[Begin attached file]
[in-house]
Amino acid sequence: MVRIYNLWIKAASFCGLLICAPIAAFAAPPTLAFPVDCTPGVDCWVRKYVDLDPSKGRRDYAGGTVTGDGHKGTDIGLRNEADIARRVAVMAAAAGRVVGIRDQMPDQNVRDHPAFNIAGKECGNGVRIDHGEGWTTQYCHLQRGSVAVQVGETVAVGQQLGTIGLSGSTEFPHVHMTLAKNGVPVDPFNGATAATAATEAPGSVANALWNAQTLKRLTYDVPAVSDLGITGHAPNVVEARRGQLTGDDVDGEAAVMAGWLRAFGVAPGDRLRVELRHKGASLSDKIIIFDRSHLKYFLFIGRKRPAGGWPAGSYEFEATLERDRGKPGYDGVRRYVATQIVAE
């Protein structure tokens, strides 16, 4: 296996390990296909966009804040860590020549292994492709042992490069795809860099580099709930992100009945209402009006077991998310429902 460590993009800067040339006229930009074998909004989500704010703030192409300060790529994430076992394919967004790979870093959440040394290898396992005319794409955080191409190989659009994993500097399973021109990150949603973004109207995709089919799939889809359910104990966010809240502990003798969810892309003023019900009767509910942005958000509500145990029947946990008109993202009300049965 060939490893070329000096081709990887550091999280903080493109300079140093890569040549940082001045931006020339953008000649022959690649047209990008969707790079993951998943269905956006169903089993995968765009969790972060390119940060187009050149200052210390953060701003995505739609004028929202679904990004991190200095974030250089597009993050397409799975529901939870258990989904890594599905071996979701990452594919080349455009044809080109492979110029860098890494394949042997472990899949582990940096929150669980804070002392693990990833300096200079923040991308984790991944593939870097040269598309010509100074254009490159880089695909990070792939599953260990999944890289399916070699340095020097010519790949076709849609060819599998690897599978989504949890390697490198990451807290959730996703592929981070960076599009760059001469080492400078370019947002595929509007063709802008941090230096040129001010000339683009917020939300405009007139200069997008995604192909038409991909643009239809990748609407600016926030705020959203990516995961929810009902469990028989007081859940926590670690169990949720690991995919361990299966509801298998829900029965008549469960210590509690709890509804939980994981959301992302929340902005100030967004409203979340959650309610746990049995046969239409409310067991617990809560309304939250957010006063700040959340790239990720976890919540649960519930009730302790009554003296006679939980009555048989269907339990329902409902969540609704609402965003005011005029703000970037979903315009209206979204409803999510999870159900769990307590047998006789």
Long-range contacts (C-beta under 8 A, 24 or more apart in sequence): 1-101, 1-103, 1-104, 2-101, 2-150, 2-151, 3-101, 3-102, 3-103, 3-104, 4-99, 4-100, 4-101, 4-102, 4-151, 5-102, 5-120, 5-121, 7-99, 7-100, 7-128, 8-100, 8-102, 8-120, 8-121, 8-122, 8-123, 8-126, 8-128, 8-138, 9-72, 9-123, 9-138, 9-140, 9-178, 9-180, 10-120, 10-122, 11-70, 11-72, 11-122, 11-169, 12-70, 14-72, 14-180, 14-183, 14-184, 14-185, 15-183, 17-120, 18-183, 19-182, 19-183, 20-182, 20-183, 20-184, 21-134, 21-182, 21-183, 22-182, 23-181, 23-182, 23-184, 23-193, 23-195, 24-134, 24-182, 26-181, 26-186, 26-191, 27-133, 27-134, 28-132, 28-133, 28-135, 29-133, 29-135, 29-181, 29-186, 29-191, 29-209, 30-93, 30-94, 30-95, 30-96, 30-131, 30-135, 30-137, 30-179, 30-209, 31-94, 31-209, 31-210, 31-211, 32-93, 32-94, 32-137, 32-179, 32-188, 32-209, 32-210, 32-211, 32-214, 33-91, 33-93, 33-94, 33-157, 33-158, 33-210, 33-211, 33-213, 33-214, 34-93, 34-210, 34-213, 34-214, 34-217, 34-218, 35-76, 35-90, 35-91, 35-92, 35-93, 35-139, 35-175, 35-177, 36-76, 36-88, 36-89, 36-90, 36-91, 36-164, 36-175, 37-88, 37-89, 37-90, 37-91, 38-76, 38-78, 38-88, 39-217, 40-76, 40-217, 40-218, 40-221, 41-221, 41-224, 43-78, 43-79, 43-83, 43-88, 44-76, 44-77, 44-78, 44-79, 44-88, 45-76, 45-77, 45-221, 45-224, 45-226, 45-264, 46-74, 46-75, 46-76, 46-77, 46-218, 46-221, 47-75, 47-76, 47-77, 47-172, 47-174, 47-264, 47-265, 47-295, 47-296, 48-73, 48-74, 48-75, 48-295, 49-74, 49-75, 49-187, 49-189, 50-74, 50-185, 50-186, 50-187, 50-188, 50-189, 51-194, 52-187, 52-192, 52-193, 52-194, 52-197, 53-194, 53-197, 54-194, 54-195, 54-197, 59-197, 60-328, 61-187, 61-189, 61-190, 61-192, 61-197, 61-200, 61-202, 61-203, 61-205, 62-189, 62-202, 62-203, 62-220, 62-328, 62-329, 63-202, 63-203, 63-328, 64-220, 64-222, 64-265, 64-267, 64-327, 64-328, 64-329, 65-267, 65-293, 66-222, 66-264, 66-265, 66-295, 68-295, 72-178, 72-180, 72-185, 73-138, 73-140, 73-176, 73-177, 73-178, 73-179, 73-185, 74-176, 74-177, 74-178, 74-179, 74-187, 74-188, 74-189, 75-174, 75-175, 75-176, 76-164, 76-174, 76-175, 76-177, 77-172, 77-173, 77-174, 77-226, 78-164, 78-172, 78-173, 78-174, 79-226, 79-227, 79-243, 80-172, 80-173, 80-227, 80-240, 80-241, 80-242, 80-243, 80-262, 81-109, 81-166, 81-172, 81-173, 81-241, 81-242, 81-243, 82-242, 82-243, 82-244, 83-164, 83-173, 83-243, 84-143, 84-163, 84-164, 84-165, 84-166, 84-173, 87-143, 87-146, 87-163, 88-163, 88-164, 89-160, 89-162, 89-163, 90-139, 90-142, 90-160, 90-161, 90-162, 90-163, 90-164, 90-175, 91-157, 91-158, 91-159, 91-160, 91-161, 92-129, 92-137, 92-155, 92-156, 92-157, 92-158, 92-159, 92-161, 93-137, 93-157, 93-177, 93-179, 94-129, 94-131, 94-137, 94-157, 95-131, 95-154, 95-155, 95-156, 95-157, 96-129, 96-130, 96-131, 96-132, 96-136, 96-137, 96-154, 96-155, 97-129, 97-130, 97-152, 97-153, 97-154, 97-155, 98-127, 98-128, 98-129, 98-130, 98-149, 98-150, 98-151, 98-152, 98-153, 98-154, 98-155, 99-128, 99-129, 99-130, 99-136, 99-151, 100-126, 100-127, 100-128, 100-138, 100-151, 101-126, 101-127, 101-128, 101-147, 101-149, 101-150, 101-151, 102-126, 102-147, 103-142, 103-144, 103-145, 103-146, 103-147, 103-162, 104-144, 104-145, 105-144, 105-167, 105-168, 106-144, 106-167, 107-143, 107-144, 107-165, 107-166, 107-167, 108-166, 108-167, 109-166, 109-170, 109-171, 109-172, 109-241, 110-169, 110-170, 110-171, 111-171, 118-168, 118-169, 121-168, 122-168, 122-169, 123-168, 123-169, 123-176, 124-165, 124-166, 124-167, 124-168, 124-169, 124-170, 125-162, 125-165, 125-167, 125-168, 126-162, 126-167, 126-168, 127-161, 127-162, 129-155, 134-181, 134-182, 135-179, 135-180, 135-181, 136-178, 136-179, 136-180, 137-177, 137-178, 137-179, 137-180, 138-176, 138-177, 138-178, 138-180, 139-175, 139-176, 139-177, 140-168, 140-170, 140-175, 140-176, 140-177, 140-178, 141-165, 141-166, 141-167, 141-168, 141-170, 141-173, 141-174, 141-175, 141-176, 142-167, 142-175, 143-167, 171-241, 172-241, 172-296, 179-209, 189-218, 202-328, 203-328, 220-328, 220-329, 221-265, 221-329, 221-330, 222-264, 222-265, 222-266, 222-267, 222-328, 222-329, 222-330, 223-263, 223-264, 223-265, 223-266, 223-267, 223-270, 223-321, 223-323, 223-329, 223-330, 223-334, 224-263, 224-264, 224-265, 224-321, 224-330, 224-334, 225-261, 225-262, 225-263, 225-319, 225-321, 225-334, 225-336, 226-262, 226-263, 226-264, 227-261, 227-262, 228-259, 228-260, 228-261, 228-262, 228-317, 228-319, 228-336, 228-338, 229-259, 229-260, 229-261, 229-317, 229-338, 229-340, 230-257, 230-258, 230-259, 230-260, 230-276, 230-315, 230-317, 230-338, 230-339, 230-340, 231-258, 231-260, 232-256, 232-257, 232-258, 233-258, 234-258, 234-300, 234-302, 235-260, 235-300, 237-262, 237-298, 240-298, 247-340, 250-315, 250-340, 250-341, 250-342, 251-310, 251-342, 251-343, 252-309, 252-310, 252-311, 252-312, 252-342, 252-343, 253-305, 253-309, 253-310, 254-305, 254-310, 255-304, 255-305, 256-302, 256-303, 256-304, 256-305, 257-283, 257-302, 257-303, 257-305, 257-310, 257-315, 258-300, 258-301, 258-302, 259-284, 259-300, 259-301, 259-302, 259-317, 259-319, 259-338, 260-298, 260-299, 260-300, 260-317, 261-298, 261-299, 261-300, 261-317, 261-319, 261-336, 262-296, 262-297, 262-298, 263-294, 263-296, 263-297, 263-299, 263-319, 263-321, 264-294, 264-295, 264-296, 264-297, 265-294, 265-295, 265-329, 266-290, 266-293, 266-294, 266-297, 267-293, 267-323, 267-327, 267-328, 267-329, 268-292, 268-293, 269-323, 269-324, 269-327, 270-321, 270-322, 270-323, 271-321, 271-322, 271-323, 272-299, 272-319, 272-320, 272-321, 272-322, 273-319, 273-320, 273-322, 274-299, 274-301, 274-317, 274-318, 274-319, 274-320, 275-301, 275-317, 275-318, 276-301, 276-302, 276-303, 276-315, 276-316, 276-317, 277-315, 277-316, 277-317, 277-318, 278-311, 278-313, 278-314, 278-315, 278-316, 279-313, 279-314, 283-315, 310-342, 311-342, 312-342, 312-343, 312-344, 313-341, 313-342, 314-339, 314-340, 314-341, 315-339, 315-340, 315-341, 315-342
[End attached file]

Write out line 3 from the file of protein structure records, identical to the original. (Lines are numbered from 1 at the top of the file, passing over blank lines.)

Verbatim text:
């Protein structure tokens, strides 16, 4: 296996390990296909966009804040860590020549292994492709042992490069795809860099580099709930992100009945209402009006077991998310429902 460590993009800067040339006229930009074998909004989500704010703030192409300060790529994430076992394919967004790979870093959440040394290898396992005319794409955080191409190989659009994993500097399973021109990150949603973004109207995709089919799939889809359910104990966010809240502990003798969810892309003023019900009767509910942005958000509500145990029947946990008109993202009300049965 060939490893070329000096081709990887550091999280903080493109300079140093890569040549940082001045931006020339953008000649022959690649047209990008969707790079993951998943269905956006169903089993995968765009969790972060390119940060187009050149200052210390953060701003995505739609004028929202679904990004991190200095974030250089597009993050397409799975529901939870258990989904890594599905071996979701990452594919080349455009044809080109492979110029860098890494394949042997472990899949582990940096929150669980804070002392693990990833300096200079923040991308984790991944593939870097040269598309010509100074254009490159880089695909990070792939599953260990999944890289399916070699340095020097010519790949076709849609060819599998690897599978989504949890390697490198990451807290959730996703592929981070960076599009760059001469080492400078370019947002595929509007063709802008941090230096040129001010000339683009917020939300405009007139200069997008995604192909038409991909643009239809990748609407600016926030705020959203990516995961929810009902469990028989007081859940926590670690169990949720690991995919361990299966509801298998829900029965008549469960210590509690709890509804939980994981959301992302929340902005100030967004409203979340959650309610746990049995046969239409409310067991617990809560309304939250957010006063700040959340790239990720976890919540649960519930009730302790009554003296006679939980009555048989269907339990329902409902969540609704609402965003005011005029703000970037979903315009209206979204409803999510999870159900769990307590047998006789």